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Commentary on "By Their Fruit"



Day 2: Sunday, December 27, 2009


Sunday’s lesson teaches that the presence of miracles in a life does not necessarily mean the Holy Spirit is at work in a person, since Jesus warned that miracles would be performed by people who were not His followers. Furthermore, the lesson makes the point that a person reveals oneself not so much by profession as by what or who one is. The fruit of the Spirit is given to God’s children so their lives might be changed. The author concludes by stating that “unless the Holy Spirit gives us a new heart, we never can be good.”

The lesson ends with the questions, “Dwell more on this distinction beween doing good and being good. First, what do we mean by “good”? Second, can a person do good and not be good? Or, can a person be good and not do good?”



The main points of the lesson are good as stated. Again, however, the issue is this: what foundation underlies these words? The questions at the end of the lesson reveal a glimpse of the underlying frame of reference that informs how the Adventist readers of this lesson would likely understand it—and this understanding is different from the way a non-Adventist Christian would understand it.

The issue is that no one—not even a born again person—is “good”. Only God is good. When a person is born again, God doesn’t make him “good”. He gives him His own, alien goodness. Apart from the new birth, even the most kind-hearted person is not good. Apart from the new birth, a person is dead in sin (Ephesians 2:1-3).

A born-again person does not become “good”, even over time. Rather, he or she becomes increasingly dependent upon the Holy Spirit who lives God’s life through the person. A true Christian does not improve; rather, he or she becomes increasingly identified by the Lord Jesus and hidden in God. The Holy Spirit does not make a person good by giving him or her supernatural power to be good. The Holy Spirit actually live out the life of God through a person’s hands, feet, lips, and mind as the Christian learns to surrender in deeper and deeper ways.

The difference between the way an Adventist understands the work of the Holy Spirit and the way the Bible teaches it is extremely large. Unless one understands that one is literally spiritually dead until the Holy Spirit brings their spirit to life with the actual resurrection life of Jesus, he has no chance of understanding how to please God.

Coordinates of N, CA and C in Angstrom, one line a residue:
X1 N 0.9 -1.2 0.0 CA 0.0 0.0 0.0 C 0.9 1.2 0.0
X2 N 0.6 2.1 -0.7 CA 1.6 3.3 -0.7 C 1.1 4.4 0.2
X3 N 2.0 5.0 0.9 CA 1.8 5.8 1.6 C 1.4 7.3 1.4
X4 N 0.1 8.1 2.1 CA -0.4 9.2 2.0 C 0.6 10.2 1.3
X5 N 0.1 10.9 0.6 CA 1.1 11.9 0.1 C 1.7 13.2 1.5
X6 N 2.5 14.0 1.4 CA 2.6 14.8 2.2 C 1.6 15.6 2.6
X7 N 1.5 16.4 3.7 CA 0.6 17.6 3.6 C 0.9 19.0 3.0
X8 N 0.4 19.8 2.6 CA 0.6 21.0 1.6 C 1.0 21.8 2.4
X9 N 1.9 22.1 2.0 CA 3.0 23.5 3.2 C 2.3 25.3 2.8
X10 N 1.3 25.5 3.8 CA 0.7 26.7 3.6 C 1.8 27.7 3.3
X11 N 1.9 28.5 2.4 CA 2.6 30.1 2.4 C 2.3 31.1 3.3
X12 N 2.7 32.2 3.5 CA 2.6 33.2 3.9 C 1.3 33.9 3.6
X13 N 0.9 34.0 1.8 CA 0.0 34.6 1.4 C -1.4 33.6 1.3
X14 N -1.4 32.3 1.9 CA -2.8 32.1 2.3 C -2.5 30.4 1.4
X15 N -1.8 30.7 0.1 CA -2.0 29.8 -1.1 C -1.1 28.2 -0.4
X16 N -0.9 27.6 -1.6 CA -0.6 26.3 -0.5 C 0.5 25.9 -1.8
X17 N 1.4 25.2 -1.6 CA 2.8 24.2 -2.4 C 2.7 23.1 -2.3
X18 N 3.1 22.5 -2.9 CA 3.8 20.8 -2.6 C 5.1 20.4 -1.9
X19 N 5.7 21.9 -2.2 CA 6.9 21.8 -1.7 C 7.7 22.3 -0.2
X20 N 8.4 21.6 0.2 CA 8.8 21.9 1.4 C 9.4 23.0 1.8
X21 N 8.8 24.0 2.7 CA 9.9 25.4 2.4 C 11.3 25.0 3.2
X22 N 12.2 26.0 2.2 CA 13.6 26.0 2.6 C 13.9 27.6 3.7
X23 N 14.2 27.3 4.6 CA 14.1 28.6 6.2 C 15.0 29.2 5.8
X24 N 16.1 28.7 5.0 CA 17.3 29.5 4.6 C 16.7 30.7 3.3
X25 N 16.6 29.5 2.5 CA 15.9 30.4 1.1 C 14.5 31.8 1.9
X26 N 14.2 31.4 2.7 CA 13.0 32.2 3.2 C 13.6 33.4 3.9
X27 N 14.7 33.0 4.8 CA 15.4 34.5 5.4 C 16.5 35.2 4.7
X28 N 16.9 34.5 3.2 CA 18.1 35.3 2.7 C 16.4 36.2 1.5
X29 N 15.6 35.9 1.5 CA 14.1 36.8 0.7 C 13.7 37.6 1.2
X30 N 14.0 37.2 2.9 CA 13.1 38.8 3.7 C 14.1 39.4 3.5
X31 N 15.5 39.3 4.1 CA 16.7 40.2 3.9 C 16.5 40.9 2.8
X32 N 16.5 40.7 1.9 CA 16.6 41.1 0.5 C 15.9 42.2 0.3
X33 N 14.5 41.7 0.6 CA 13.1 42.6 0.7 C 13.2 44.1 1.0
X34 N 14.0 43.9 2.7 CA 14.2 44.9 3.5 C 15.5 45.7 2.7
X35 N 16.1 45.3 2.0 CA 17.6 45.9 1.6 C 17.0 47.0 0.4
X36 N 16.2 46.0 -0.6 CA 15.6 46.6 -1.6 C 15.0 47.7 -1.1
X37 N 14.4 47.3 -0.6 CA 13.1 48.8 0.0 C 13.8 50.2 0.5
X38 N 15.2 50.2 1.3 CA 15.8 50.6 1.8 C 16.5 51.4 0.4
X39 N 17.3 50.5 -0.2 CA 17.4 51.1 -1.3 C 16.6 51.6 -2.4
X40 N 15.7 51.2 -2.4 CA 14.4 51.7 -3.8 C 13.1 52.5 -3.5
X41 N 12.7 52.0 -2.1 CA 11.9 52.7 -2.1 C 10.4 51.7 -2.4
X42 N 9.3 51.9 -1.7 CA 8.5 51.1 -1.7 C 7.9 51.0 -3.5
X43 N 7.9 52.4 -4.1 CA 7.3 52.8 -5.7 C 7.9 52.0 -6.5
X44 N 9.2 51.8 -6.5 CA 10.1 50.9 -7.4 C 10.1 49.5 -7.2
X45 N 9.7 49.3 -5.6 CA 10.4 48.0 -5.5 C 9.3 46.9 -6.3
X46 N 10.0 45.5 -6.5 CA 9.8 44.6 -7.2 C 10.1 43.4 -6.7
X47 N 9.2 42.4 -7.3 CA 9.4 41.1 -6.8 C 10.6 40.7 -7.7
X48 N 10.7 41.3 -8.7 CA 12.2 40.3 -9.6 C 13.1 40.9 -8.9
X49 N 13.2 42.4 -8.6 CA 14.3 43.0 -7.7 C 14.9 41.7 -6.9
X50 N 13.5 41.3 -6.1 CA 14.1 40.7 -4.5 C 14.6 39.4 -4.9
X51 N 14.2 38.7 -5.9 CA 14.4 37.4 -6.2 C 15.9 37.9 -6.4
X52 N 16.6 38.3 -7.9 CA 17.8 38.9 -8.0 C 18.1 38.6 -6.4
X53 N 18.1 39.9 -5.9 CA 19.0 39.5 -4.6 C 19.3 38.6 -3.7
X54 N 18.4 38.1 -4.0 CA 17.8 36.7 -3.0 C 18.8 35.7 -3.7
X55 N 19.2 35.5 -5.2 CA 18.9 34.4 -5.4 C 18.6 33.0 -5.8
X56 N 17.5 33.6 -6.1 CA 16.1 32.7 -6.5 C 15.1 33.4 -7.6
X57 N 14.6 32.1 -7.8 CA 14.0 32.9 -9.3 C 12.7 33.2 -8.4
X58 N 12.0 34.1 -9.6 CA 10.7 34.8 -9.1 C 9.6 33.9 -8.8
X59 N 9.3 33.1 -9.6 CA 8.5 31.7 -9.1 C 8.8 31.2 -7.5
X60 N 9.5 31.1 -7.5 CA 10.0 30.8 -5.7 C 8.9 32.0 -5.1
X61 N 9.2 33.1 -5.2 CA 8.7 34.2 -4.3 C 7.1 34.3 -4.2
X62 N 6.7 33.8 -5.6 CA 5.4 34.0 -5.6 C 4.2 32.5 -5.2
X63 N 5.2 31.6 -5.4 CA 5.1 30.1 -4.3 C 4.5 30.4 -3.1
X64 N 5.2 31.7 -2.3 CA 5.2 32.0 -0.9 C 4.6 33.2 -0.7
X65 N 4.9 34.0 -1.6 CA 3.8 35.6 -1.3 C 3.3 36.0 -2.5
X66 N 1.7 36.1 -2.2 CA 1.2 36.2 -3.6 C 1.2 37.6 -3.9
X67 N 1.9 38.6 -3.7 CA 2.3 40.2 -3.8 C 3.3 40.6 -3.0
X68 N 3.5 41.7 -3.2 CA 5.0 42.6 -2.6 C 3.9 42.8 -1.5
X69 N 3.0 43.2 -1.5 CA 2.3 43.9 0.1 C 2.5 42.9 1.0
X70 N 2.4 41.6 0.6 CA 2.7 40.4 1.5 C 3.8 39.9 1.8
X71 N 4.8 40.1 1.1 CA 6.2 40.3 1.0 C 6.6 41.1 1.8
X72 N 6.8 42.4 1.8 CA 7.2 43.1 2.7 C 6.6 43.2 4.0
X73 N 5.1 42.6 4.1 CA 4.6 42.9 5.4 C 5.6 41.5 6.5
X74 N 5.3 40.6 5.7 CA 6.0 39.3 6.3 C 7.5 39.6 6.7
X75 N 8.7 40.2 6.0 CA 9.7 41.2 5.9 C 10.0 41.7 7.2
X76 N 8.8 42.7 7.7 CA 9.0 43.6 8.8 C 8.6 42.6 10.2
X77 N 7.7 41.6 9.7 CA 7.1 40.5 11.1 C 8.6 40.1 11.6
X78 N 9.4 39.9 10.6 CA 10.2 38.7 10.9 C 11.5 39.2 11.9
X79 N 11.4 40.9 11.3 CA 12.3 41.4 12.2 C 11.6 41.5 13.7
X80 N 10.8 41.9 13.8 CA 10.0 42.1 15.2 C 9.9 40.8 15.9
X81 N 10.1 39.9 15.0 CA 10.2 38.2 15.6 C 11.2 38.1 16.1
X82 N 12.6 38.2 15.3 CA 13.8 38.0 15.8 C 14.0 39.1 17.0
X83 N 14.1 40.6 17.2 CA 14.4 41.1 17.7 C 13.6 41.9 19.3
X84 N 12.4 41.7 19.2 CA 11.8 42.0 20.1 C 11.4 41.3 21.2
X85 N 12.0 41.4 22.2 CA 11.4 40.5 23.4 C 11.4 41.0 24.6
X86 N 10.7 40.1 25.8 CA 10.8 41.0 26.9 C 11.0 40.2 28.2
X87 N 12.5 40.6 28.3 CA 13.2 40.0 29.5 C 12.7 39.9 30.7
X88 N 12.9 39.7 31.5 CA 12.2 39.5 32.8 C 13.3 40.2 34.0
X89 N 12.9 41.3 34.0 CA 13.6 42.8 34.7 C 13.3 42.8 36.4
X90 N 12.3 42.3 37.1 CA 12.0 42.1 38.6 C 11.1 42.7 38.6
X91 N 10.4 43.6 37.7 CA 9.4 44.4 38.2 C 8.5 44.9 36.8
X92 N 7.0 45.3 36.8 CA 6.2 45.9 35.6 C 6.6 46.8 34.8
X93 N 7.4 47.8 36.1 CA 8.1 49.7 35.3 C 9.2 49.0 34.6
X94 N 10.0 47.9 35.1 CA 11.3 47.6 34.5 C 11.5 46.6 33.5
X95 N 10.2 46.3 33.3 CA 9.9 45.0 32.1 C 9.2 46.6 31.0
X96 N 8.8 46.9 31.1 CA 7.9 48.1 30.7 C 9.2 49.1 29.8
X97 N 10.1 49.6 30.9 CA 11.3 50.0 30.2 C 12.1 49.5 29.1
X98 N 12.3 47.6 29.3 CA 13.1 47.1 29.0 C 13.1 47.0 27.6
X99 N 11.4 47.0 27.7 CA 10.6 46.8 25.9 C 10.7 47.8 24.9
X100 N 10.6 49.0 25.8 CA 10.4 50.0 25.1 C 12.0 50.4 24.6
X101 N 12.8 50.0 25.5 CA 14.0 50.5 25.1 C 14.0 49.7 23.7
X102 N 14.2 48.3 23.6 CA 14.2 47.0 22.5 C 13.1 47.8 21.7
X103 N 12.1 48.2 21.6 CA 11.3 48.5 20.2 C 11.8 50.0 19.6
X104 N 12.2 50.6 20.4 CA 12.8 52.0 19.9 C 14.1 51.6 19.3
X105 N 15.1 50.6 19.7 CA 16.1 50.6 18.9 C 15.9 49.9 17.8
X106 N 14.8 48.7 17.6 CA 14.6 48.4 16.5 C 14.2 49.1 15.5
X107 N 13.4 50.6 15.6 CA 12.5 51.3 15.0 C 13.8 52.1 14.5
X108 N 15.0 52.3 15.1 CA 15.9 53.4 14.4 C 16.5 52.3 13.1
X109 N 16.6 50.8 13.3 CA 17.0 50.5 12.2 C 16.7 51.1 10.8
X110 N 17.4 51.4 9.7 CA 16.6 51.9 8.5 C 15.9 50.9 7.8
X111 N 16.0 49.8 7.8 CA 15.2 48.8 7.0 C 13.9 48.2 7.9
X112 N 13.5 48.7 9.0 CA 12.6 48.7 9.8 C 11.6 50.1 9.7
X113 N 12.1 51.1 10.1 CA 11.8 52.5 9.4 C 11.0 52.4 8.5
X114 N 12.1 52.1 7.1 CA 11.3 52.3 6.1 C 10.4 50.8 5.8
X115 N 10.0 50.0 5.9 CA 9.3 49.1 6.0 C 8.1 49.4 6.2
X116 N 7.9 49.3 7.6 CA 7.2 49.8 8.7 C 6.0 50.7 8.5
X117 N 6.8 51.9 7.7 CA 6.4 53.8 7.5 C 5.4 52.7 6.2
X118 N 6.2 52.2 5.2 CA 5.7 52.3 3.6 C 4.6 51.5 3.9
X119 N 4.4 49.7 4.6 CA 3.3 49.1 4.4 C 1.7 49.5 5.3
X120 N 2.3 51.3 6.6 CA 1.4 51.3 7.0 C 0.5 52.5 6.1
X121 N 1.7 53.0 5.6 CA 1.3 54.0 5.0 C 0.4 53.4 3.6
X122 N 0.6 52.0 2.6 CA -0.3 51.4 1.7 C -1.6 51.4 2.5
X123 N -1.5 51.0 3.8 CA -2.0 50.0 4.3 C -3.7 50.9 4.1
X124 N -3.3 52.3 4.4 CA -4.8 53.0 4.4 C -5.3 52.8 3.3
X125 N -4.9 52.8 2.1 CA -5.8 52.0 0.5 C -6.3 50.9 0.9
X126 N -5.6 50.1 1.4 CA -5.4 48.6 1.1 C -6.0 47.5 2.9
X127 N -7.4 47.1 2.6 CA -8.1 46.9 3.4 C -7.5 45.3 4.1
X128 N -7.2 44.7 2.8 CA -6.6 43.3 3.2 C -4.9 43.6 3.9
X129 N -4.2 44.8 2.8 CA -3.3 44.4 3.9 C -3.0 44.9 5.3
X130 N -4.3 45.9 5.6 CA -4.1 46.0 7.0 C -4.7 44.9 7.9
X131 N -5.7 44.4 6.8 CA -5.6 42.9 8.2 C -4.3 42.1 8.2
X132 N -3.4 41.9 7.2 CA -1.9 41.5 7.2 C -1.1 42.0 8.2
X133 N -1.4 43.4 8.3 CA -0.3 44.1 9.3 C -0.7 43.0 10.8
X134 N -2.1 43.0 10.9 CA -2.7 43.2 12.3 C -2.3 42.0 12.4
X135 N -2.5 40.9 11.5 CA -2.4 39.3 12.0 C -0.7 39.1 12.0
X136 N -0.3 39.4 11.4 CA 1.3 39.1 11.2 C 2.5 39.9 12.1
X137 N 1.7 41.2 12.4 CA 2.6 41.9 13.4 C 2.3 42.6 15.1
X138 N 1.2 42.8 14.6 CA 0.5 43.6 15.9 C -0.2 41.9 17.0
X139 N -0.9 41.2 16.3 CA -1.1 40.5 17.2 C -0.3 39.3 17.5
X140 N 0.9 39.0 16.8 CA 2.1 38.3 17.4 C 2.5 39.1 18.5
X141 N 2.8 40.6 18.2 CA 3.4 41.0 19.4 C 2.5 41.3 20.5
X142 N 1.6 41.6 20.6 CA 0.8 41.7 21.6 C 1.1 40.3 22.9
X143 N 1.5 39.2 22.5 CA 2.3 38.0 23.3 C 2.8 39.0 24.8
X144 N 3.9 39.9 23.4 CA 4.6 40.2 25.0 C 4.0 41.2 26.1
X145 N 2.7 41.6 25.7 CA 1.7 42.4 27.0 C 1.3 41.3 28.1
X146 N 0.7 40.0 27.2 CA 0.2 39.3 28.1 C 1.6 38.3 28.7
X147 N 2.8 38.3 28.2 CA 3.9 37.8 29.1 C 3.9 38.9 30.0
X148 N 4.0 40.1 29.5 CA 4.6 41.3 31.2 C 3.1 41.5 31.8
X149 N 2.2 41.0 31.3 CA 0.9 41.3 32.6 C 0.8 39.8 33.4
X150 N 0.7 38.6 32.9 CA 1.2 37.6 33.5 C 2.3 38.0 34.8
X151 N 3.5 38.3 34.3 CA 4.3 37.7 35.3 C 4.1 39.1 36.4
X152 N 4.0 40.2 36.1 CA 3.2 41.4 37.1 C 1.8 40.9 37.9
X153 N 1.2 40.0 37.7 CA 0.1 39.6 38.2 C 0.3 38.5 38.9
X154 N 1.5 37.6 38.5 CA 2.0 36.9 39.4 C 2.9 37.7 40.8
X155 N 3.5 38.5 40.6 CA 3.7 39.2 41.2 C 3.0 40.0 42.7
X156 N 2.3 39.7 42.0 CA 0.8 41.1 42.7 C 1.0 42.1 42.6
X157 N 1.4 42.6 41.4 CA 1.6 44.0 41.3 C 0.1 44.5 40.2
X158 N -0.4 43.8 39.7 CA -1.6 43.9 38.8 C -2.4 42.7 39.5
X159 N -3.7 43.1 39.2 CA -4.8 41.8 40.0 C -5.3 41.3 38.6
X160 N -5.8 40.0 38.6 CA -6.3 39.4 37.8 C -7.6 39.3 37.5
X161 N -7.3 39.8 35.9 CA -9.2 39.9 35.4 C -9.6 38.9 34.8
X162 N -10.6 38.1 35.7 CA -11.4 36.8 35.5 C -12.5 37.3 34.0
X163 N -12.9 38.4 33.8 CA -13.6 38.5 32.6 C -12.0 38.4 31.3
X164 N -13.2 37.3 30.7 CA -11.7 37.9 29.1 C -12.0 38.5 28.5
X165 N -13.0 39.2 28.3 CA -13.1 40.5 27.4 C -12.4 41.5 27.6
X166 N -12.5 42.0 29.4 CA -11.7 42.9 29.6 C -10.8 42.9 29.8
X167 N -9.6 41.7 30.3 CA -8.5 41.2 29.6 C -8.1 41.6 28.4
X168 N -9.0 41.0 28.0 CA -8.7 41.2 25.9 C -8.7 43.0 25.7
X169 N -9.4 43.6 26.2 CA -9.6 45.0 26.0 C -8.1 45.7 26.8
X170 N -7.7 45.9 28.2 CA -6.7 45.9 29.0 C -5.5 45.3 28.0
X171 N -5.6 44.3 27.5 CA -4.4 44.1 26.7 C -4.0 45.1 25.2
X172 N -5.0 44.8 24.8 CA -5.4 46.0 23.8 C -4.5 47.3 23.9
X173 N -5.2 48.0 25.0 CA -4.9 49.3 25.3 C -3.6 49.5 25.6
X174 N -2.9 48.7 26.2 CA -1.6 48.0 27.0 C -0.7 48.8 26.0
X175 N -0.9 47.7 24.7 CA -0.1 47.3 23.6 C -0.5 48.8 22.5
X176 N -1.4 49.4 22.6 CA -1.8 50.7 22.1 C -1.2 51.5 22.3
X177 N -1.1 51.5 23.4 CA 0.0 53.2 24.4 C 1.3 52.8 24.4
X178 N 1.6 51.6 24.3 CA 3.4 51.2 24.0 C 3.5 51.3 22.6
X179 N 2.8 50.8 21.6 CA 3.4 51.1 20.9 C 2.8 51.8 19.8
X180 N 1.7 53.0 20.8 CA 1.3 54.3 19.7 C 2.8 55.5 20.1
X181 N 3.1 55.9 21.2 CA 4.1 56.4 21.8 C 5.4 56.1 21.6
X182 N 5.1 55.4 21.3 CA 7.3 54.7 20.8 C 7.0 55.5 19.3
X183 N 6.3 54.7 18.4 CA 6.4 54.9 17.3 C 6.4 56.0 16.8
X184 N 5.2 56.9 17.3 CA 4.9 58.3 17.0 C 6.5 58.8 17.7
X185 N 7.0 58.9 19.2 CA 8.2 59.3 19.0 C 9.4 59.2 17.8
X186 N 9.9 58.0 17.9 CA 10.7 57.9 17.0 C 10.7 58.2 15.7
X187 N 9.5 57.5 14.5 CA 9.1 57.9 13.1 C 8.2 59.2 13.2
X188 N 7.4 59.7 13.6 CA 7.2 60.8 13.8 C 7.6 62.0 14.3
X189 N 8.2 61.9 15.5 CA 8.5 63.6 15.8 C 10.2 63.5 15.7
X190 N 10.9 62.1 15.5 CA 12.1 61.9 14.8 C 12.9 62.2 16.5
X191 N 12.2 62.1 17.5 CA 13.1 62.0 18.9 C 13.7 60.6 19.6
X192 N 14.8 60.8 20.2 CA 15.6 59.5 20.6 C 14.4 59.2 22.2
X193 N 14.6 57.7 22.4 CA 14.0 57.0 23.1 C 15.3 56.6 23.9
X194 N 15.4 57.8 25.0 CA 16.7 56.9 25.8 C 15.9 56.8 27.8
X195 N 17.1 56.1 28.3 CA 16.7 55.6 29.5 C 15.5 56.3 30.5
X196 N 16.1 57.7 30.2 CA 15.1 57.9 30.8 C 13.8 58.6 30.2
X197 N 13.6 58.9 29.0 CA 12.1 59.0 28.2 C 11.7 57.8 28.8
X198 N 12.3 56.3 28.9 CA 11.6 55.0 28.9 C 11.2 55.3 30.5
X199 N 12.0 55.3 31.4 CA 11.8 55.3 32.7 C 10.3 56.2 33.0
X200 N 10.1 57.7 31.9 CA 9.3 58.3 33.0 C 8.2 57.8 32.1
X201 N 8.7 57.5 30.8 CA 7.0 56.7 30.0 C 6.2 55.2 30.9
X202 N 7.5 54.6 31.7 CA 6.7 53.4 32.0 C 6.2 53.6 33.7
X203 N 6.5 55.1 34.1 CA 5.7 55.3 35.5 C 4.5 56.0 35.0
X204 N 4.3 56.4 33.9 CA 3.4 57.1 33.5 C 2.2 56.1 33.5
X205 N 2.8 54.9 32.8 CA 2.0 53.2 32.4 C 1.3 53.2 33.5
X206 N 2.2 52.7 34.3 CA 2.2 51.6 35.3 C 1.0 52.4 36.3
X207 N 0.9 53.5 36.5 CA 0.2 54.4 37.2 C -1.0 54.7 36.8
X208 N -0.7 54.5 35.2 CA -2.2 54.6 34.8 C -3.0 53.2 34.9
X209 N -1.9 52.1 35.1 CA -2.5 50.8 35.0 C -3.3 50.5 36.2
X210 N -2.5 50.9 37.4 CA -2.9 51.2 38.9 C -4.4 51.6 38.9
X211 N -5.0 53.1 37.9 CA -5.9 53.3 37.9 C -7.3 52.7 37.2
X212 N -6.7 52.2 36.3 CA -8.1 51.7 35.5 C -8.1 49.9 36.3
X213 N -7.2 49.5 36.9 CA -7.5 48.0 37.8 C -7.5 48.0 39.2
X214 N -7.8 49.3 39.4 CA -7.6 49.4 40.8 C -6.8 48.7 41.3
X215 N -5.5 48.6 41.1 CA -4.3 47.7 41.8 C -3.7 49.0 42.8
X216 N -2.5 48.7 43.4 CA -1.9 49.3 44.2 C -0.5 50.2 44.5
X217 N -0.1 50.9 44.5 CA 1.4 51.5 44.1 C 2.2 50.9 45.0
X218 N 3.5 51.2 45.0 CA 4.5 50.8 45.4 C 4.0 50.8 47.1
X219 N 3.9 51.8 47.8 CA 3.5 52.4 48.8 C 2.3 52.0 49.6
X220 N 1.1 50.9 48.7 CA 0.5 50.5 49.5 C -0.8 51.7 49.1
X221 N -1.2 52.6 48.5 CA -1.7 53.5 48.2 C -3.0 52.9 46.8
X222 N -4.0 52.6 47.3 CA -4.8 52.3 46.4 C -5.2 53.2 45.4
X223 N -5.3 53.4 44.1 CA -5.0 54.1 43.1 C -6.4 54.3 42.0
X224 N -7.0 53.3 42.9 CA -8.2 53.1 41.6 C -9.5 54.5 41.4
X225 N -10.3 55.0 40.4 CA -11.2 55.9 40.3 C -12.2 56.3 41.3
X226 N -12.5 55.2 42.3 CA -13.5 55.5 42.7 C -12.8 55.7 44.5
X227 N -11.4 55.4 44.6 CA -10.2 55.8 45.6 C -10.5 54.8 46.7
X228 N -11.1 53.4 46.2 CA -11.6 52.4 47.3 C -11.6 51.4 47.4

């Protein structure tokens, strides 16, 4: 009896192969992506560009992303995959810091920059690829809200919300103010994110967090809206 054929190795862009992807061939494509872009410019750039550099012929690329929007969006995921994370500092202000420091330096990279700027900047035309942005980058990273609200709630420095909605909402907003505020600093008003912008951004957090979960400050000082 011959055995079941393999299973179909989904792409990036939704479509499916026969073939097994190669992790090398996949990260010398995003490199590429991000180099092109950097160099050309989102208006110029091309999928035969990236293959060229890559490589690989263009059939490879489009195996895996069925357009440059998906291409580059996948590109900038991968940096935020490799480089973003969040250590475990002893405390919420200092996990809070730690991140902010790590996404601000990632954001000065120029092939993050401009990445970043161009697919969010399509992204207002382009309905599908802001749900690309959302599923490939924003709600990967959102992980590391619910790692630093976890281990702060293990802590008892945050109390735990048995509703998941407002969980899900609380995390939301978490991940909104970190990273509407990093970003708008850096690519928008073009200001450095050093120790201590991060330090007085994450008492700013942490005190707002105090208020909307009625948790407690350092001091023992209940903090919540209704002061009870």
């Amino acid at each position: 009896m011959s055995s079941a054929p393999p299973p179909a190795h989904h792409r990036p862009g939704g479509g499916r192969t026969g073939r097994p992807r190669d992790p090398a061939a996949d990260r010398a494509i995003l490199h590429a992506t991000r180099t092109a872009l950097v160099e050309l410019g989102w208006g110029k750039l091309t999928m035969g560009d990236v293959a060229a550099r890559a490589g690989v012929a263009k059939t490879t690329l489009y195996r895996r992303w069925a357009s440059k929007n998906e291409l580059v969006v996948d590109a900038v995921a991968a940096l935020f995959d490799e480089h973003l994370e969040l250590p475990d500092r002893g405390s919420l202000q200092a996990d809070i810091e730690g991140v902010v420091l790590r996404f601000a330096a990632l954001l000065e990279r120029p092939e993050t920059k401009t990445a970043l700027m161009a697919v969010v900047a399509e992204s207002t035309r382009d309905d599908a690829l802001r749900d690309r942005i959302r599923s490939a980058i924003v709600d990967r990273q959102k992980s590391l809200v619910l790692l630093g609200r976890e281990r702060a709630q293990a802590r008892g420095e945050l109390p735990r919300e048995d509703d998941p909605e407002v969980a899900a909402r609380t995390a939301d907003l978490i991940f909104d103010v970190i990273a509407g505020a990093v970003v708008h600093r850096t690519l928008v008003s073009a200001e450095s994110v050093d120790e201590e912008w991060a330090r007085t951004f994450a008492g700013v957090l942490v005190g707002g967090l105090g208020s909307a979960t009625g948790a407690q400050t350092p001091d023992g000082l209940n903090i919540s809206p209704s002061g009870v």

Bearing the fruit of the Spirit is about surrendering one’s own identity to the Lord Jesus instead of figuring out how to “incorporate” God’s power into his own life.

No human is ever “good”. He or she is, rather, either living by faith in surrender to the Lord Jesus, or he is living by discipline. Good works flow from a submitted life—a life that submits not only in repentance but in clinging to one’s “rights” and respect. God doesn’t make us “good”. He makes us increasingly trusting, molding us into the image of His Son by His own divine life. It is never we who learn to obey by an infusion of God’s power. It is always as we give up what we treasure, love, and value to the Lord Jesus for His purposes—even when those treasured things are our beliefs—that the Holy Spirit can transform us.



  1. A person reveals him or herself by the fruit he or she bears.
  2. This fact cannot be built on top of a belief that a person becomes increasingly “better” or “more nearly good” by the power of the Holy Spirit.
  3. A person cannot ever be “good”; only God is good.
  4. A born-again person who is brought to spiritual life by the new birth will not become “good”. Rather, he or she will become increasingly submitted to the Lord Jesus, surrendering the things he or she values and loves in favor of the glory of God being manifested in his or her life.
  5. Good fruit is the result of the Holy Spirit being given control over what a person beliefs, loves, dreams, and desires.
  6. A new heart is the result of the literal life of Jesus being imputed to a believer and bringing his or her own spirit to eternal life.




Copyright 2009 All rights reserved. Revised December 24, 2009. This website is published by Life Assurance Ministries, Glendale, Arizona, USA, the publisher of Proclamation! Magazine. Contact email:

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